Aimlessly Going Forward

blog by Tomas Sedovic

How to Be an Antiracist by Ibram X. Kendi

book, review

This review was originally posted at Goodreads and imported here later on with next to no spell/grammar checking.

5/5 stars

How to be an Antiracist is a fantastic, clear, extremely well laid-out book on bigotry and how to fight it.

Each chapter begins with couple of terms it defines (e.g. "racist policy" and "antiracist policy") and then delves into the examples, cases, research, quotes from all sides, historical context and personal anecdotes.

It builds up the picture of what a racist world looks like, how it affects people and then contrasts it with what antiracist behaivour, policies and world would be like.

For example, one of the earlier chapters deals with the racist and antiracist policies. It lays out details and harms of the segregationist policy ("other races are bad and should stay away") followed up with the assimilationist approach ("don’t see colour, don’t say racism") and highlights how both are racist.

This was something I was beginning to appreciate lately, but it’s nonobvious for a lot of people. And I definitely have the assimilationist tendencies. By trying to integrate Black (or whoever) people into the white culture and way of living, what these policies do is claim that their existing behaviour, the existing culture, their existing way of living — is bad. Inferior. Something to be driven out — not by driving the people out (by segregating them), but by erasing their culture and have them adopt the mainstream one.

It shifts the narrative from "Black people are bad" to "Black culture is bad".

Plus, erasing the notion of race, removing it and the colour from the language prevents people from speaking up against racism, thus perpetuating it.

The author shows plenty of examples from his own life where he experienced racism himself and how it affected him. But also, more powerfully, where he himself held racist views and behaviours and how he changed his mind.

The majority of the people living in a racist society will end up being racist. Even the people discriminated against. This is something that is clear as soon as you try to think about it clearly and very much visible everywhere. But it is nonetheless an idea that’s not commonly held.

Black people can be and often are racist. Against Black people. Women can be and often are sexist — against women.

The book paints a convincing picture (which is borne out by the evidence) that races as a concept were manufactured in order to gain support for colonialism and slavery — both extremely lucrative endeavours (unless you’re the one being enslaved or colonised of course).

It goes into great detail of how we ascribe the behaviour of individuals to entire groups and how that’s blatantly incorrect as well as damaging.

"Behavior is something humans do, not races do", Ibram says and I concur.

While the first half of the book focuses on the notion of race itself, the second half expands the notion to all bigotry and shows how classism, sexism, xenophobia and homophobia are all just different sides of the same power-hungry controlling coin. And how when they combine, their impact multiplies.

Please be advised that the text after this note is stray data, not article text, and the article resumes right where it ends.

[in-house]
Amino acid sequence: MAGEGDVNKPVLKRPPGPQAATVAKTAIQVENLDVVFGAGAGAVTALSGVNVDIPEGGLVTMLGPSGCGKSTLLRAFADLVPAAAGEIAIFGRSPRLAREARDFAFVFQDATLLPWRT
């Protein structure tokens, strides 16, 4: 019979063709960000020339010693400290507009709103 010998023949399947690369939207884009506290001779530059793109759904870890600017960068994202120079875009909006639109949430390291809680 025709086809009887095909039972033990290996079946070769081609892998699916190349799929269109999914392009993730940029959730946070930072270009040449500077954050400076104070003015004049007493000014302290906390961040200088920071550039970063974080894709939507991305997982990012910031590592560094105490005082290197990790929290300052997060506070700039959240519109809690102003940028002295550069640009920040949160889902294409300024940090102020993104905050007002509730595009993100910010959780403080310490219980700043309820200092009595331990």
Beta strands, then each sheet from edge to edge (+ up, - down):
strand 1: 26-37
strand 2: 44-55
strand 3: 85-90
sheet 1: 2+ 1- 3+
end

In the fight to make the world a better place, they can’t be treated as separate, independent aspects.

"To truly be anti-racist is to be a feminist. To truly be a feminist is to be an anti-racist."

This is something I’ve started noticing myself, seeing the similarities between the race discussions and scaremongering, having seen the exact same arguments and attitudes when learning about the treatment of women and homosexuals. And seeing the same happening in the recent manufacturing of the transgender panic.

And of course learning how the suffragette movement was powered by Black women who were then left behind by the white ones. How sexism and homophobia is rampant everywhere — including Black people. And how being Black and gay or Black and a woman puts you at the bottom of the bottom.

It was heartening to see this "unification of bigotry" put forth so clearly. I think it is a thing that’s often overlooked and extremely important to point out. I expected this book would only focus on the matters of race, but it is so much greater for not going beyond.

"Black people are apparently responsible for calming the fears of violent cops in the way women are supposedly responsible for calming the sexual desires of male rapists. If we don’t, then WE are blamed for our own assaults. Our own deaths."

This book is written by a Black American and a lot of the topics discussed are done so through that lens. However, the lessons reach much farther than that and they’re applicable to every group and every society even if the details are a little different.

If you are interested in the matter of race or any other bigotry, this books is an excellent starting point.

One side note about the audiobook: it is read by the author and while he narrates well, his diction felt a little off to me. Sometimes it sounded like he ended a sentence prematurely or put pauses that were either too long or too short. I found this a little distracting at first, but the content quickly won me over and the audiobook is a great way to experience this work.

Screenshot and link to the website for the Dose Response game

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